German Chancellor Angela Merkel has arrived to Warsaw for talks on EU's future with representatives of Poland, Hungary, the Czech Republic, and Slovakia. The four countries openly oppose Berlin's refugee policy.
Polish Prime Minister Beata Szydlo welcomed Merkel on Friday, appearing at a joint press conference with Czech Prime Minister Bohuslav Sobotka, Hungary's Viktor Orban, and Slovakia's Robert Fico.
Ahead of the five-way talks, the EU leaders spoke about the Brexit fallout and their expectations from the upcoming Bratislava summit.
"Brexit is a deep cut in the history of EU integration, and that is why it is important to find the right answer to it," Merkel told reporters.
The informal meet in Bratislava in September would serve as a "kick-off point" for ideas on EU reforms, according to German head of government. Among other issues, the EU needed to deal with security and migration, according to Merkel.
Merkel also said that the bloc needed to find "ways to fight against breaking the law, but also do something for those in need" on the issue of refugees.
Czech Prime Minister Sobotka and Hungarian strongman Orban also called for improved security and urged the creation of EU armed forces.
"The EU has lost its adaptability, and we have no right answer to migration and terrorism," Orban said.
During the joint press conference, however, the five leaders appeared to gloss over the deep divide between Berlin and the other governments on ways to resolve the migration problem.
Rift on refugees
Poland, Hungary, the Czech Republic, and Slovakia form the Visegrad group, an alliance of central-European countries, which has sharply criticized Berlin's welcoming attitude towards immigrants from the Middle East and Africa.
The Visegrad countries have also refused to take in refugees under an EU-wide quota system which Merkel has championed. During Merkel's visit to Prague on Thursday, Czech Prime Minister Bohuslav Sobotka restated that his country "cannot endorse as system that calls for mandatory quotas to distribute refugees."
Merkel, however, appeared unfazed.
"I think we will continue to discuss this issue," she said.
'Which side will Angela Merkel take?'
Earlier On Friday, Orban said that Budapest would reinforce the razor-wire border fence erected last year.
The authorities were developing plans to "replace the existing fence with a more serious structure," he told state radio.
"It will be capable of stopping hundreds of thousands of people simultaneously."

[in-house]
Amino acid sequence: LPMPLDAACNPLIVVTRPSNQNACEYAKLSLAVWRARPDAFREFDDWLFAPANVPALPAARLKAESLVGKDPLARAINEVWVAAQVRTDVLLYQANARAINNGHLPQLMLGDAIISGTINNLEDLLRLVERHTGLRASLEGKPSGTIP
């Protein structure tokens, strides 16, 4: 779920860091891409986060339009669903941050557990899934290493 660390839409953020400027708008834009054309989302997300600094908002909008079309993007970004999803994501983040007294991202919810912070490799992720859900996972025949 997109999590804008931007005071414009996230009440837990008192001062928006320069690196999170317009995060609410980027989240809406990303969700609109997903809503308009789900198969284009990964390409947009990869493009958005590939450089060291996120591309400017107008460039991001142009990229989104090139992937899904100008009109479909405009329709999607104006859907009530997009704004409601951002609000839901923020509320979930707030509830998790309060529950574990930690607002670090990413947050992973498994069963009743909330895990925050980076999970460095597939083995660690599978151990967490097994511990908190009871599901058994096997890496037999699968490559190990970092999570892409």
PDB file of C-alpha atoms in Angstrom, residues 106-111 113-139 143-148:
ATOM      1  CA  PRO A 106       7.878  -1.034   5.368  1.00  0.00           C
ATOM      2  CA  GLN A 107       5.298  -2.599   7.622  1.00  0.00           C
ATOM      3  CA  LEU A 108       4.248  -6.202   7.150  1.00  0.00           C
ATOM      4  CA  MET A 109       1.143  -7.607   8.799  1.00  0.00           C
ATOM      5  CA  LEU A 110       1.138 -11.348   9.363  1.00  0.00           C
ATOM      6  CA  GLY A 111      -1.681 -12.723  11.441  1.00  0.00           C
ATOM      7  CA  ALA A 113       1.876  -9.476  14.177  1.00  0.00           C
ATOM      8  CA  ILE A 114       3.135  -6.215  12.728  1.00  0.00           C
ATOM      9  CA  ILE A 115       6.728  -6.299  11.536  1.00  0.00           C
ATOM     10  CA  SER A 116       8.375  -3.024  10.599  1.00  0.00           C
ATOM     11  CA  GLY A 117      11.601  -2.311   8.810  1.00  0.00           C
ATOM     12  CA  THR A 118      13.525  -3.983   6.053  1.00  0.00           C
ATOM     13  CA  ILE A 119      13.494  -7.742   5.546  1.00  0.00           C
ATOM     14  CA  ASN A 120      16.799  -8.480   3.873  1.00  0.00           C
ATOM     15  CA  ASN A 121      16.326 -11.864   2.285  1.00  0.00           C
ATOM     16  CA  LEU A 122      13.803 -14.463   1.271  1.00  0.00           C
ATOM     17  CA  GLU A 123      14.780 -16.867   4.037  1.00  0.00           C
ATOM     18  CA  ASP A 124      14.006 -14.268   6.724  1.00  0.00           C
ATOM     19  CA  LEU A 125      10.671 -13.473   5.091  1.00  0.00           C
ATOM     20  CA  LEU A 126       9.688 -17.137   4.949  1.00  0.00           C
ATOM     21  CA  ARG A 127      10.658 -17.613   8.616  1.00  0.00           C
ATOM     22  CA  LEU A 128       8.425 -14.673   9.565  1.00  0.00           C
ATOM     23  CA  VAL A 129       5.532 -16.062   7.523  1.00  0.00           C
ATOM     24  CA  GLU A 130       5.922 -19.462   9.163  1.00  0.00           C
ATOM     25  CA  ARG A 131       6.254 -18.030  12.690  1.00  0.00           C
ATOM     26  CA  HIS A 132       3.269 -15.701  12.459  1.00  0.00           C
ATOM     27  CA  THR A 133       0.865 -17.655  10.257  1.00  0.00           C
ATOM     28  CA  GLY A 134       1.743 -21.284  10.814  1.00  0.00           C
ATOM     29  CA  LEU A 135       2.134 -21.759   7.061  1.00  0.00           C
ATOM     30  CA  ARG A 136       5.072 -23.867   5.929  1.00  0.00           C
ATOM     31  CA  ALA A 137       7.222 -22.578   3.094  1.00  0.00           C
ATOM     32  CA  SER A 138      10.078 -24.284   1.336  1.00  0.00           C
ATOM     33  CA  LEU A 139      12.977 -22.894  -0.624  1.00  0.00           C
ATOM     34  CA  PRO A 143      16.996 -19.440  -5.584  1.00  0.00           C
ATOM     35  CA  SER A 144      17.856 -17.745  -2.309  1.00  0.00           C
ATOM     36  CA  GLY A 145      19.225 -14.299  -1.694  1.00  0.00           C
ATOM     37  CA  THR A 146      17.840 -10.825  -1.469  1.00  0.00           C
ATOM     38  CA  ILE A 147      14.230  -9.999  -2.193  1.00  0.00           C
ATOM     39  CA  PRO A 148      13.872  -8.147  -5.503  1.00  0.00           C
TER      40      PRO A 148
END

The move might prove useful if Turkey decides to send millions of refugees toward Western Europe, according to Orban.
The Hungarian strongman also slammed "bureaucrats in Brussels" for wanting to "let the refugees in" and redistribute them across the EU.
"The question is, which side will Angela Merkel take?" he asked ahead of the Warsaw trip.
Polish Foreign Minister Witold Wszczykowski also rejected the quota scheme, which he described as "forced relocation" of refugees in an interview published on Friday.
"I believe that taking in refugees and migrants should be determined by security, job market and social policy of a specific country," he told the German dpa news agency.
"Not everybody in Europe can afford the policy suggested by Germany," he added.
Berlin needs to compromise
At the same time, Wszczykowski called for more cooperation with Paris and Berlin, acknowledging that Germany had an important role to play in Europe.
"The way this role is fulfilled depends on Germany, on whether Berlin acts only in its own interest or takes interests of other countries into account. We often see the intent of following only its own agenda," he said in an interview published in German.
"Of course, every country has a right to do so, but sometimes we would expect a certain willingness to compromise," he added.
Specifically, Wszczykowski named German doubts about military build-up in eastern Europe, as well as energy cooperation and diplomatic ties with Russia. "Is it worth it building those ties at the expense of relations with Poland?" he asked.
Merkel has visited several east European countries during the week to discuss the future of the EU after the Brexit vote.
Check out DW's special page on one year since Chancellor Merkel decided to open the doors to hundreds of thousands of refugees: